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Colocation vs. In-House Data Center: What's Better for Your Business?

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Colocation vs. In-House Data Center: What's Better for Your Business?

In this article, we discuss how to optimize data storage depending on your organization's needs with colocation or an in-house data center.

· Big Data Zone ·
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Business storage and management are integral to the daily operations of a business. As your business grows, the question of data storage must be addressed. According to a recent Gartner report, the worldwide cloud services market is projected to grow by nearly 18 percent in 2019, totaling $214.3 billion. 

Despite the growing popularity of public cloud services, there are numerous convenient, affordable, and safe ways to store enterprise data, such as colocation and in-house data centers. Depending on the specific needs of your business, you may choose to prioritize factors like data control and overhead costs over convenience or vice versa. So, what is colocation, and how does it compare to in-house data centers?

You may also like: Five Advantages of Distributed Data Centers.

What Is Colocation?

Collocation involves storing data in an offsite, third-party data center using privately owned servers and networking equipment. While in-house data centers require storing data in the same physical facility as your daily business operations, colocation can free up space by allowing business owners to store data in a shared rented space.

In other words, company data is stored and managed in a third-party facility by a colocation provider. Although collocation involves storing data in a shared space, business owners can maintain the same degree of control over storage and networking equipment as they would using in-house equipment.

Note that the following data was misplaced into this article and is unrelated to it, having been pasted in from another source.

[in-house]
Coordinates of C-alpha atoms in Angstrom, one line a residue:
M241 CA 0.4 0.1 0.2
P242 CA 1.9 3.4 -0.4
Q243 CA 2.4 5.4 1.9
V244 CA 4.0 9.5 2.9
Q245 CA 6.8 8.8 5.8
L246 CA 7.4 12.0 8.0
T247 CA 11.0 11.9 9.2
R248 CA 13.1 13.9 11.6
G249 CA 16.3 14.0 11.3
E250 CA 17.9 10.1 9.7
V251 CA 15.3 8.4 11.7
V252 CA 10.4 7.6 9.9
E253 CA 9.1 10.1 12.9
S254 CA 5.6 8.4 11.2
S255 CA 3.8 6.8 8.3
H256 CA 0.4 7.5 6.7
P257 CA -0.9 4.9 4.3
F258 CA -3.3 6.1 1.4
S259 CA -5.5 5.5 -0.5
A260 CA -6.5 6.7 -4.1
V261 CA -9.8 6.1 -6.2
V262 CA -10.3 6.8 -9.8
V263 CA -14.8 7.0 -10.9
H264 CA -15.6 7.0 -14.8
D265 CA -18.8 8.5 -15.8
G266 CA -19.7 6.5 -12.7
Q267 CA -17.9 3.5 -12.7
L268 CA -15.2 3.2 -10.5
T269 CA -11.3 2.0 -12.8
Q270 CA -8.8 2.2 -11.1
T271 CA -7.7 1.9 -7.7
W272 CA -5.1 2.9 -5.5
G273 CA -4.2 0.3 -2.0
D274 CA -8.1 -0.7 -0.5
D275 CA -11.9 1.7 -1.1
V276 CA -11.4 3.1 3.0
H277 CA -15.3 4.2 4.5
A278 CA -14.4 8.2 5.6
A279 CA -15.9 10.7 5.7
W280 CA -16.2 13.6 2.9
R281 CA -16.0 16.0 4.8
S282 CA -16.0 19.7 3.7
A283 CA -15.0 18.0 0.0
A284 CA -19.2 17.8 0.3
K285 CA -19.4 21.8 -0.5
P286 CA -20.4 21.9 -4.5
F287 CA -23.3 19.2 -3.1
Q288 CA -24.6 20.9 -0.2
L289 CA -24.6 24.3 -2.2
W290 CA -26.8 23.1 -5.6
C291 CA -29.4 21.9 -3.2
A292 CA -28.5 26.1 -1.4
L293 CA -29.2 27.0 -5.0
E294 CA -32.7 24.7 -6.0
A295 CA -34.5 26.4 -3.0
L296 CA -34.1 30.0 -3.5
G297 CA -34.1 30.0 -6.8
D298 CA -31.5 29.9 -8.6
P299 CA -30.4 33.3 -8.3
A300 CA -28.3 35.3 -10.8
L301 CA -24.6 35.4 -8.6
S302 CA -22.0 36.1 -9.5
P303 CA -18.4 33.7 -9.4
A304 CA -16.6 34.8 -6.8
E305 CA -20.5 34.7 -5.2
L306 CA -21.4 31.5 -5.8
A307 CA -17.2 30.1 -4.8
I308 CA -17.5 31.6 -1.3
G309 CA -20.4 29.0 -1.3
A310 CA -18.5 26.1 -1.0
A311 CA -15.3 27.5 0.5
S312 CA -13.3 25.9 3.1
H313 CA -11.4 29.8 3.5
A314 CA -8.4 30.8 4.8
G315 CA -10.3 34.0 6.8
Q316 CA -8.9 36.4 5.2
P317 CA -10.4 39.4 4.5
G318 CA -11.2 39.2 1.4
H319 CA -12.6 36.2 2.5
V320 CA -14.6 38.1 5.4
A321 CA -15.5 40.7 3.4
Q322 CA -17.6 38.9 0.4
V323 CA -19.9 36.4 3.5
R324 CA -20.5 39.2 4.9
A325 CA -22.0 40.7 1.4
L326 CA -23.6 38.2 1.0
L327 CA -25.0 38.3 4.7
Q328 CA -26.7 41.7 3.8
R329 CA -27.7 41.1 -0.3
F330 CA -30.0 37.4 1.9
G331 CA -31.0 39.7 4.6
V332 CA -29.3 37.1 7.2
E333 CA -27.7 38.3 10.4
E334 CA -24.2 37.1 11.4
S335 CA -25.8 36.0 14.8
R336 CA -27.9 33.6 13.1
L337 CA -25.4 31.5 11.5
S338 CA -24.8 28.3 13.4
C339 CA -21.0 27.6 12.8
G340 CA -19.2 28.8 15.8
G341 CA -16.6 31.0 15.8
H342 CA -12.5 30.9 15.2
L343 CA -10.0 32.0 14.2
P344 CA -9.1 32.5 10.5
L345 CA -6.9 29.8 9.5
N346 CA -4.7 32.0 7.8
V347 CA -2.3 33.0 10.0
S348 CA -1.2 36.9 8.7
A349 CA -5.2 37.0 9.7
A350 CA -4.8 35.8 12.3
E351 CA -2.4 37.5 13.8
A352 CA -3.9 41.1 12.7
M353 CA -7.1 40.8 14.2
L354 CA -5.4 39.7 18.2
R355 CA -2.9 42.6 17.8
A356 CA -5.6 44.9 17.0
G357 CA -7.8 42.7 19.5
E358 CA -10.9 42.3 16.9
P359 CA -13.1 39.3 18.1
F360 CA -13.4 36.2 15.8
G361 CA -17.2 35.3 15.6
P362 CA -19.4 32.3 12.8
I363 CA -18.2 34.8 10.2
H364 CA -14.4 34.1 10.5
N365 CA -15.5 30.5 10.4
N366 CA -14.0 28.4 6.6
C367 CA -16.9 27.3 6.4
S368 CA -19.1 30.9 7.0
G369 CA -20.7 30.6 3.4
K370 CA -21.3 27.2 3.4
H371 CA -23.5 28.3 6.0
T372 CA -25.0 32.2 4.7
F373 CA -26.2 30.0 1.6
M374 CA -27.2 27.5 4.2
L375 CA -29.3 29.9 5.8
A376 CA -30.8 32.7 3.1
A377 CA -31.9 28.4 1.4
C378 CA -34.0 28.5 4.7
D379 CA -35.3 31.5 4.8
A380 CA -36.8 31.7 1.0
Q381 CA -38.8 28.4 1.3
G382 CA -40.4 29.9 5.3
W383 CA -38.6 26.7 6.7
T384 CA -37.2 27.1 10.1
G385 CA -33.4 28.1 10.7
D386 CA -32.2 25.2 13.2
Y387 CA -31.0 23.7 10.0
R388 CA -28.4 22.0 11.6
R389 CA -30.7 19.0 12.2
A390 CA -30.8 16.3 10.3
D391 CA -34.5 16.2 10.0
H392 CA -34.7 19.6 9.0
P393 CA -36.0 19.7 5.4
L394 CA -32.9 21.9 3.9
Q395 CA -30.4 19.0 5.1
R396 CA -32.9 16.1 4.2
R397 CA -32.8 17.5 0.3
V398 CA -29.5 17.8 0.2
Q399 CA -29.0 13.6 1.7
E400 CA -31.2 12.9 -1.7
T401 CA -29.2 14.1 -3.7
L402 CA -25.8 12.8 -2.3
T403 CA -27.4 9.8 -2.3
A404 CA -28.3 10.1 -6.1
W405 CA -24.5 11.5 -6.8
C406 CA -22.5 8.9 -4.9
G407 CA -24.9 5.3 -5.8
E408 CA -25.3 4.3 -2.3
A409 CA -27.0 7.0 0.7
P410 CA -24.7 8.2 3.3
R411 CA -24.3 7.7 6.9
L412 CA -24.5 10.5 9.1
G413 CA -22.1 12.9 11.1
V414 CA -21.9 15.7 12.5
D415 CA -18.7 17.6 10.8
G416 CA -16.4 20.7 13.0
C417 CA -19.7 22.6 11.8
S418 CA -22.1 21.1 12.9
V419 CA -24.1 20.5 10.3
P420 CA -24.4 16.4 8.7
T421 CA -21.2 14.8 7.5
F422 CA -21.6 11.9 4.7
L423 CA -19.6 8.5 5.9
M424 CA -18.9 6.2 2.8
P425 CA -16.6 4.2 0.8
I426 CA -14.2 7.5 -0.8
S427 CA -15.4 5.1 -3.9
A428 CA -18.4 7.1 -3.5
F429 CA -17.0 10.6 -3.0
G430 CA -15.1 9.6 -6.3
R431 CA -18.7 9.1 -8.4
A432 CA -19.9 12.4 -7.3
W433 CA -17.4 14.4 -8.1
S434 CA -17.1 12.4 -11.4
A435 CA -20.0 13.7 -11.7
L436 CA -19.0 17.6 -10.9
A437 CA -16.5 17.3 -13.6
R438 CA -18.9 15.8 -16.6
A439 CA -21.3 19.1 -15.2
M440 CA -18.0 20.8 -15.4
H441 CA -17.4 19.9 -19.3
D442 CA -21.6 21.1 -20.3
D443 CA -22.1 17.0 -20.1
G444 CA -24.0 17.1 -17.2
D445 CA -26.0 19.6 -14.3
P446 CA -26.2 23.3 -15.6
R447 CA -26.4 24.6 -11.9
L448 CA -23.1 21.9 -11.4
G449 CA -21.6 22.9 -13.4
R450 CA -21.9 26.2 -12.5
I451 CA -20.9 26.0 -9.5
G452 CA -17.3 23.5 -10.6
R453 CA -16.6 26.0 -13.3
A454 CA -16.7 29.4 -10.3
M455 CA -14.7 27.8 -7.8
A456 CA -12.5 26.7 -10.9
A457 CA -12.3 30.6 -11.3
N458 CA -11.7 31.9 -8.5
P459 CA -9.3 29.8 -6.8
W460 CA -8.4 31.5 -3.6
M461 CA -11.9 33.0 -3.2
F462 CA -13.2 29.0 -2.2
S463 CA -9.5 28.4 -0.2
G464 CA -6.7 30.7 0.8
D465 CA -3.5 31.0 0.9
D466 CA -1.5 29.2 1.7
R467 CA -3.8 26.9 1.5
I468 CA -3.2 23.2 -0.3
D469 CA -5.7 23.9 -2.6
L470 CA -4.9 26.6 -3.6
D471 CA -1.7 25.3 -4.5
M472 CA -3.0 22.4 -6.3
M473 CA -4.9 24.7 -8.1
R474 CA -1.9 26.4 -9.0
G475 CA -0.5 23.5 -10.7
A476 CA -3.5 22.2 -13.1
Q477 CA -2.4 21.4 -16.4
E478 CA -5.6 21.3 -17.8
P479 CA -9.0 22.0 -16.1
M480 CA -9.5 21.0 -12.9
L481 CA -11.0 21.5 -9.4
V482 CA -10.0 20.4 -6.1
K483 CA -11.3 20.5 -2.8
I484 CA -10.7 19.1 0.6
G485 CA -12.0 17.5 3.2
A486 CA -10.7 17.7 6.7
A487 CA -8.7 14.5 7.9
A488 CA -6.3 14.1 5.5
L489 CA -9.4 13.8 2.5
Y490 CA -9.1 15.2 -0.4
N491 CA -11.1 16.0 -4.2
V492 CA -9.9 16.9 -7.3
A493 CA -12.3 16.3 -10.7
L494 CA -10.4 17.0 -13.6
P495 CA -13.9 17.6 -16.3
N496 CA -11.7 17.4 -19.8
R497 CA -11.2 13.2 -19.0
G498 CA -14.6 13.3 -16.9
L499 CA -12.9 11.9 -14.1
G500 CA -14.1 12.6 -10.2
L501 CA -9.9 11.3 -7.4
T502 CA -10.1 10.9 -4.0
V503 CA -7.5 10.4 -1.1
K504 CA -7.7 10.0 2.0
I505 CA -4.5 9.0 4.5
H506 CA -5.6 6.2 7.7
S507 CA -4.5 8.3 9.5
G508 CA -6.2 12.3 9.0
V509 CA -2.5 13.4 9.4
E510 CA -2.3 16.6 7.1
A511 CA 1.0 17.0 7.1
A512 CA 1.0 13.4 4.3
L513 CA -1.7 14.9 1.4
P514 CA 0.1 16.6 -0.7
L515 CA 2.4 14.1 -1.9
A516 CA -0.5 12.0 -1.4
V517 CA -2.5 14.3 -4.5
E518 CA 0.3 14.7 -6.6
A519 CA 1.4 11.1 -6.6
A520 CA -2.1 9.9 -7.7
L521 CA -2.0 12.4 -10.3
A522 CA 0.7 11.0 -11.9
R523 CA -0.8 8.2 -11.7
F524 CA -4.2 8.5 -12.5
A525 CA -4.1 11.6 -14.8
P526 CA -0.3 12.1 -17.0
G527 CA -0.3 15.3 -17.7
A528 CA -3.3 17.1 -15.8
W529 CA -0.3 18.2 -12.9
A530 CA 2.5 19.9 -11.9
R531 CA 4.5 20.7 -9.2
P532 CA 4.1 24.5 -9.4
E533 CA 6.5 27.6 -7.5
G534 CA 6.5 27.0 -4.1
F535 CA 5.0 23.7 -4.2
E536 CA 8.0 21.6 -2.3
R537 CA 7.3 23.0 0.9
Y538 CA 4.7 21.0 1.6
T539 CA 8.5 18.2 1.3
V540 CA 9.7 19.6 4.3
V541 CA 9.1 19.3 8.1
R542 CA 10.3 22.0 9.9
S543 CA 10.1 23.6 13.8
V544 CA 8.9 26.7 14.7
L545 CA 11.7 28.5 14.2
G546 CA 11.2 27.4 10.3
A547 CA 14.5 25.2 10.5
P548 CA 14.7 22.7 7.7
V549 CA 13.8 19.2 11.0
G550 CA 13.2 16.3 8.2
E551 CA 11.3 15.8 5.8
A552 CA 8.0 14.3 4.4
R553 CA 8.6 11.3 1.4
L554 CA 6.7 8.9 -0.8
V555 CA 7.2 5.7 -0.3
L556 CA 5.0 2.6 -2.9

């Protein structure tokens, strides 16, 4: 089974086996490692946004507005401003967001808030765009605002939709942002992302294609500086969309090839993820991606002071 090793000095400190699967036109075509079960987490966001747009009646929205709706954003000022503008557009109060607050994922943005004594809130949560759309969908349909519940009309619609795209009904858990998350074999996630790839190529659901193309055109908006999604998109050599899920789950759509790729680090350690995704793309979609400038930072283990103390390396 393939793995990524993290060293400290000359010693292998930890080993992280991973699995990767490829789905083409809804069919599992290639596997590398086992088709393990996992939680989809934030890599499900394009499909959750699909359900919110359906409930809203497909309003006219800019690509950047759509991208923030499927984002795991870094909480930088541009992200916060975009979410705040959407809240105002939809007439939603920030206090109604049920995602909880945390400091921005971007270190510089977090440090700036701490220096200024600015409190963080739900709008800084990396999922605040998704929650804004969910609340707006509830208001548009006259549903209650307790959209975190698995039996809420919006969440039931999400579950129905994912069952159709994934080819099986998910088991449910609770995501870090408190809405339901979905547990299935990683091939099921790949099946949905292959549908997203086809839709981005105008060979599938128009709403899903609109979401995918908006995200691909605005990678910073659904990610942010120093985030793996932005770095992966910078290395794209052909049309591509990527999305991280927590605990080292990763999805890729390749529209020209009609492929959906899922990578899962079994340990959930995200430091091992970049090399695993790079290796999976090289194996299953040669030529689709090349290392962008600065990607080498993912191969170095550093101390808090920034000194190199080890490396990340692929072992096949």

What Is an In-House Data Center?

Smaller businesses often choose to store and manage data in an in-house data center. In-house data hosting requires an investment in servers and networking equipment to store data. The business must also dedicate space at a standalone data center or on the company premises to store hosting equipment.

In-house data centers make it convenient for businesses to modify and expand storage whenever necessary. Additionally, storing equipment on-site provides easy access for maintenance and troubleshooting. However, hosting data on-premises can create hassles for business owners, such as overhead costs, security issues, and data center upkeep.

Colocation vs to In-House Data Centers?

In the last decade, more businesses have opted for colocation. In 2014, in-house data centers were utilized by 68 percent of businesses, while 25 percent chose colocation. Although recent years have revealed steady increases in colocation over in-house data centers, some businesses still choose to host data in-house.

Colocation allows business owners to enjoy higher levels of bandwidth than in-house data centers. Compared to an in-house data center, renting space in a co-located facility enables a business to pay less for higher levels of bandwidth. Colocation maximizes uptime through redundant power and Internet connectivity, and many colocation providers receive better deals from Internet providers than single companies. 

For expanding businesses, colocation is often more cost-effective than in-house data storage. Storing data in a third-party data center reduces IT costs and eliminates the need for onsite IT professionals. Renting space in a shared co-located facility reduces overhead costs, including cooling and power. 

As evidenced in , an increasing number of businesses are recognizing the benefits of outsourcing data storage. The data center colocation market is predicted to reach $48 billion by 2021 — more than doubling its revenue from 2014. If you’re interested in reducing overhead costs and maintaining control and access to your data, consider making the switch from an in-house data center to colocation.

Further Reading

Topics:
big data ,colocation ,data center ,data lake ,distributed data center ,analysis

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